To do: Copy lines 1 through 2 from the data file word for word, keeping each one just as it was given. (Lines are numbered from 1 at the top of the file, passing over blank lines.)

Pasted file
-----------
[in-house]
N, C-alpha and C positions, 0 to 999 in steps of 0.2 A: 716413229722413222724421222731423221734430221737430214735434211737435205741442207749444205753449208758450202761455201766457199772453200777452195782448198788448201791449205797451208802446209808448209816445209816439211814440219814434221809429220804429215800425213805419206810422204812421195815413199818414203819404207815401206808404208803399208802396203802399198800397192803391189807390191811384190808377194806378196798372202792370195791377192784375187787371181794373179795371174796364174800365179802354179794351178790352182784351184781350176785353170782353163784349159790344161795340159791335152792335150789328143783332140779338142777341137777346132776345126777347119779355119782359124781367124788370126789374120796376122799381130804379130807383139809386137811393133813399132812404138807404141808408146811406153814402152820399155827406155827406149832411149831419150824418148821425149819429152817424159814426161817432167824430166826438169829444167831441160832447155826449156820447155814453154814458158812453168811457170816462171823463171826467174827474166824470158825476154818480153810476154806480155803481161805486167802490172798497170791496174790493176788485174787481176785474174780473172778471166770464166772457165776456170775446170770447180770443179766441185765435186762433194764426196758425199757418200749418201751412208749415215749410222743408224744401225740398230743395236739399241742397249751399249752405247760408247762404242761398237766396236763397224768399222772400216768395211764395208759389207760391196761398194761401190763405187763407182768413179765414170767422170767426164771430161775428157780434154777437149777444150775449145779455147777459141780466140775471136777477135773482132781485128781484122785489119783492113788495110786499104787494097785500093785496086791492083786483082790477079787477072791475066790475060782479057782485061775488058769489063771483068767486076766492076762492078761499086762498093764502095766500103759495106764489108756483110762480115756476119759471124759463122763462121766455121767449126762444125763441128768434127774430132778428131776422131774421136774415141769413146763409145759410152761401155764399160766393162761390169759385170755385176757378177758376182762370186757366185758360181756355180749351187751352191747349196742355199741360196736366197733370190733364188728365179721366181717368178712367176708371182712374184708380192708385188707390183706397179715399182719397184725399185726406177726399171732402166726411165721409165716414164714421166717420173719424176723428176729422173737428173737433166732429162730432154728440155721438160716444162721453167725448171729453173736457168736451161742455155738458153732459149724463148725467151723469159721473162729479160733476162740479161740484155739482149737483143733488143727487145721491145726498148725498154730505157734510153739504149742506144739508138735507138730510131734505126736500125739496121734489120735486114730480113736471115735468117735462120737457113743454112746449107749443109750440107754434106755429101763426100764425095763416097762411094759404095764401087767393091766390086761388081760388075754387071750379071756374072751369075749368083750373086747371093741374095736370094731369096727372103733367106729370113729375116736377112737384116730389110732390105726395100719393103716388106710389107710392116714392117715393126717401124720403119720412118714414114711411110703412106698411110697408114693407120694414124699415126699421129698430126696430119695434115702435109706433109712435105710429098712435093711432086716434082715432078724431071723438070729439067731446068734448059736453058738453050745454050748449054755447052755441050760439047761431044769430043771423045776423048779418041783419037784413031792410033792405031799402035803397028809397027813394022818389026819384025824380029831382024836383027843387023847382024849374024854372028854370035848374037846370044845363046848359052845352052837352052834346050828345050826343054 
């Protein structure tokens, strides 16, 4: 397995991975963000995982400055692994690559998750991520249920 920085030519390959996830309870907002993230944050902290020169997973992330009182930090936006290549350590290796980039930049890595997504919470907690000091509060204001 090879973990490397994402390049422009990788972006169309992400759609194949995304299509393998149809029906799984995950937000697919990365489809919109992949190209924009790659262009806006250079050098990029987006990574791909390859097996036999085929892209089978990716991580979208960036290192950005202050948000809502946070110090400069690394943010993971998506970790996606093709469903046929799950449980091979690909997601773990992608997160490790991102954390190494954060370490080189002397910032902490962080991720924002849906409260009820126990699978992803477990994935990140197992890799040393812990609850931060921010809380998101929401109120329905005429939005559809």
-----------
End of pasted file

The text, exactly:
[in-house]
N, C-alpha and C positions, 0 to 999 in steps of 0.2 A: 716413229722413222724421222731423221734430221737430214735434211737435205741442207749444205753449208758450202761455201766457199772453200777452195782448198788448201791449205797451208802446209808448209816445209816439211814440219814434221809429220804429215800425213805419206810422204812421195815413199818414203819404207815401206808404208803399208802396203802399198800397192803391189807390191811384190808377194806378196798372202792370195791377192784375187787371181794373179795371174796364174800365179802354179794351178790352182784351184781350176785353170782353163784349159790344161795340159791335152792335150789328143783332140779338142777341137777346132776345126777347119779355119782359124781367124788370126789374120796376122799381130804379130807383139809386137811393133813399132812404138807404141808408146811406153814402152820399155827406155827406149832411149831419150824418148821425149819429152817424159814426161817432167824430166826438169829444167831441160832447155826449156820447155814453154814458158812453168811457170816462171823463171826467174827474166824470158825476154818480153810476154806480155803481161805486167802490172798497170791496174790493176788485174787481176785474174780473172778471166770464166772457165776456170775446170770447180770443179766441185765435186762433194764426196758425199757418200749418201751412208749415215749410222743408224744401225740398230743395236739399241742397249751399249752405247760408247762404242761398237766396236763397224768399222772400216768395211764395208759389207760391196761398194761401190763405187763407182768413179765414170767422170767426164771430161775428157780434154777437149777444150775449145779455147777459141780466140775471136777477135773482132781485128781484122785489119783492113788495110786499104787494097785500093785496086791492083786483082790477079787477072791475066790475060782479057782485061775488058769489063771483068767486076766492076762492078761499086762498093764502095766500103759495106764489108756483110762480115756476119759471124759463122763462121766455121767449126762444125763441128768434127774430132778428131776422131774421136774415141769413146763409145759410152761401155764399160766393162761390169759385170755385176757378177758376182762370186757366185758360181756355180749351187751352191747349196742355199741360196736366197733370190733364188728365179721366181717368178712367176708371182712374184708380192708385188707390183706397179715399182719397184725399185726406177726399171732402166726411165721409165716414164714421166717420173719424176723428176729422173737428173737433166732429162730432154728440155721438160716444162721453167725448171729453173736457168736451161742455155738458153732459149724463148725467151723469159721473162729479160733476162740479161740484155739482149737483143733488143727487145721491145726498148725498154730505157734510153739504149742506144739508138735507138730510131734505126736500125739496121734489120735486114730480113736471115735468117735462120737457113743454112746449107749443109750440107754434106755429101763426100764425095763416097762411094759404095764401087767393091766390086761388081760388075754387071750379071756374072751369075749368083750373086747371093741374095736370094731369096727372103733367106729370113729375116736377112737384116730389110732390105726395100719393103716388106710389107710392116714392117715393126717401124720403119720412118714414114711411110703412106698411110697408114693407120694414124699415126699421129698430126696430119695434115702435109706433109712435105710429098712435093711432086716434082715432078724431071723438070729439067731446068734448059736453058738453050745454050748449054755447052755441050760439047761431044769430043771423045776423048779418041783419037784413031792410033792405031799402035803397028809397027813394022818389026819384025824380029831382024836383027843387023847382024849374024854372028854370035848374037846370044845363046848359052845352052837352052834346050828345050826343054 